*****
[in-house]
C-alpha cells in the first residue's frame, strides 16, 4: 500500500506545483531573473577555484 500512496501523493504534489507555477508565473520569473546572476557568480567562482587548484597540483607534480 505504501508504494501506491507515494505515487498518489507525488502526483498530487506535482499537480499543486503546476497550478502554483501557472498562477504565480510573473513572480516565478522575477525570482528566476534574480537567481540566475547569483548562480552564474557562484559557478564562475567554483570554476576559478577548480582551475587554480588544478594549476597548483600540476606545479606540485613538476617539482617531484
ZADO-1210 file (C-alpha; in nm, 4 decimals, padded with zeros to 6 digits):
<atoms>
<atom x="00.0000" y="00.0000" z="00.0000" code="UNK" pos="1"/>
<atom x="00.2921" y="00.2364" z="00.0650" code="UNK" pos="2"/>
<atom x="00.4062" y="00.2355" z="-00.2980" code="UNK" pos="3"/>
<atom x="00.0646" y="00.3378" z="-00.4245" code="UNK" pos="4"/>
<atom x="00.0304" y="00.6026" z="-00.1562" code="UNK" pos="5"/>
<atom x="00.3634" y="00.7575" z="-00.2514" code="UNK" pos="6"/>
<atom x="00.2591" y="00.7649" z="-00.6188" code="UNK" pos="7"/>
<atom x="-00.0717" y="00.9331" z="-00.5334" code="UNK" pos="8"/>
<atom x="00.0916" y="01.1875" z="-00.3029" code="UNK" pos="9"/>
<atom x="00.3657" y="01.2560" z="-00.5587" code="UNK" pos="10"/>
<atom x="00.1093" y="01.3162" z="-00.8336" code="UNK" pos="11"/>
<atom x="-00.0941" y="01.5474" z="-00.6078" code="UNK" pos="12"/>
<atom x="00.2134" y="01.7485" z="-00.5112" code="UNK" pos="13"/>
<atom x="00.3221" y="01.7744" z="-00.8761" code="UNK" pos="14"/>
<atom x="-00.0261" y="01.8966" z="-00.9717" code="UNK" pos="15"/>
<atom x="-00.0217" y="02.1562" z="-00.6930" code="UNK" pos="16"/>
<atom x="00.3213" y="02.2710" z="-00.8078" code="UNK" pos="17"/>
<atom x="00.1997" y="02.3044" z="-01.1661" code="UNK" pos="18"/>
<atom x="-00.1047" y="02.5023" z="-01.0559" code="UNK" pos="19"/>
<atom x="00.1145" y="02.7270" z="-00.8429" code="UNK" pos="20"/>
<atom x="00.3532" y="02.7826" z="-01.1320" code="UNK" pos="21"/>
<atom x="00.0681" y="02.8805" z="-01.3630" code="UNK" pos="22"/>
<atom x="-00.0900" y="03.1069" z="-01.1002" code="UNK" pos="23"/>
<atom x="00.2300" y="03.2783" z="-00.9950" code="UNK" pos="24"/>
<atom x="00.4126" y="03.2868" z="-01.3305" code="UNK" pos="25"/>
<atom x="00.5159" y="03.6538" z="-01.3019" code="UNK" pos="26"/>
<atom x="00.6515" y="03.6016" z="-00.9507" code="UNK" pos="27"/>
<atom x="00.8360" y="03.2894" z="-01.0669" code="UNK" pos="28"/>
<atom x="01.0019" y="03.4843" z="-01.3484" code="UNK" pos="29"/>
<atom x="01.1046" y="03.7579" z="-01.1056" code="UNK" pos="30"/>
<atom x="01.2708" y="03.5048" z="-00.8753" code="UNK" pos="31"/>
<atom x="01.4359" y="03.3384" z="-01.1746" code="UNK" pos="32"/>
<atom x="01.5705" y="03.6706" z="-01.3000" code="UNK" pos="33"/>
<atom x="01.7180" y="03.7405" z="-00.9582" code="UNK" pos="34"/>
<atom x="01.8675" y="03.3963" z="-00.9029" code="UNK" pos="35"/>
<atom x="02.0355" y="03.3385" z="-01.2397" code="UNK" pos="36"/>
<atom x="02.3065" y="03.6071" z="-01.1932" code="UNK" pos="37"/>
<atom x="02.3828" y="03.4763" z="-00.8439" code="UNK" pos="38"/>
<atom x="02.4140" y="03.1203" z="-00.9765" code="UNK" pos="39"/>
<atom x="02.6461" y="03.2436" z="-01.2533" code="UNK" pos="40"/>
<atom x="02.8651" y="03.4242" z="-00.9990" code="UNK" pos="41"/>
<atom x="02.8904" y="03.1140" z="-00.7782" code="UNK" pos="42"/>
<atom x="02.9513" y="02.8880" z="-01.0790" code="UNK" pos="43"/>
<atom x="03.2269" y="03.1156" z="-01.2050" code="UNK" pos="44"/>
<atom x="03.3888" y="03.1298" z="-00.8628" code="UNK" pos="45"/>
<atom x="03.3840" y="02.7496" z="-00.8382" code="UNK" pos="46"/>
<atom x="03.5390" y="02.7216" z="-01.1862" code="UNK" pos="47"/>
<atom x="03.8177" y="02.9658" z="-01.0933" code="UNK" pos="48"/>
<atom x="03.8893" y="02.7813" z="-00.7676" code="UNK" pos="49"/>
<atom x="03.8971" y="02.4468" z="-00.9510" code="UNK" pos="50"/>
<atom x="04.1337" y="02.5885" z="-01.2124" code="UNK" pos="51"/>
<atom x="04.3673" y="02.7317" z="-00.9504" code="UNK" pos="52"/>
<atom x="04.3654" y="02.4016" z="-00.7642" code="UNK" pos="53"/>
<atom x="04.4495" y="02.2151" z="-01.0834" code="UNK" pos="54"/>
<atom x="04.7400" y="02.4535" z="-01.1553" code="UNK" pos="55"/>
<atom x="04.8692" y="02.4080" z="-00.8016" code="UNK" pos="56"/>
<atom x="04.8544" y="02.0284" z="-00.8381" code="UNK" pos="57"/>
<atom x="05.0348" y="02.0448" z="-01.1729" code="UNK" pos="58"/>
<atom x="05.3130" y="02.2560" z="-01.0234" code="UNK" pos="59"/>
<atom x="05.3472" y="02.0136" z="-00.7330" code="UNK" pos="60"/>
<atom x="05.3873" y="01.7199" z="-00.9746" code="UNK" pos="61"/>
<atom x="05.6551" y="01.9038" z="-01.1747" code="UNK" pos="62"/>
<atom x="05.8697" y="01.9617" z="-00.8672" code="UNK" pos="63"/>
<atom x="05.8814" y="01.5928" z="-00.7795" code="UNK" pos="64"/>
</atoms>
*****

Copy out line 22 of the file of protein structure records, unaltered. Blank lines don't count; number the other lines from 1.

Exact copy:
<atom x="00.1997" y="02.3044" z="-01.1661" code="UNK" pos="18"/>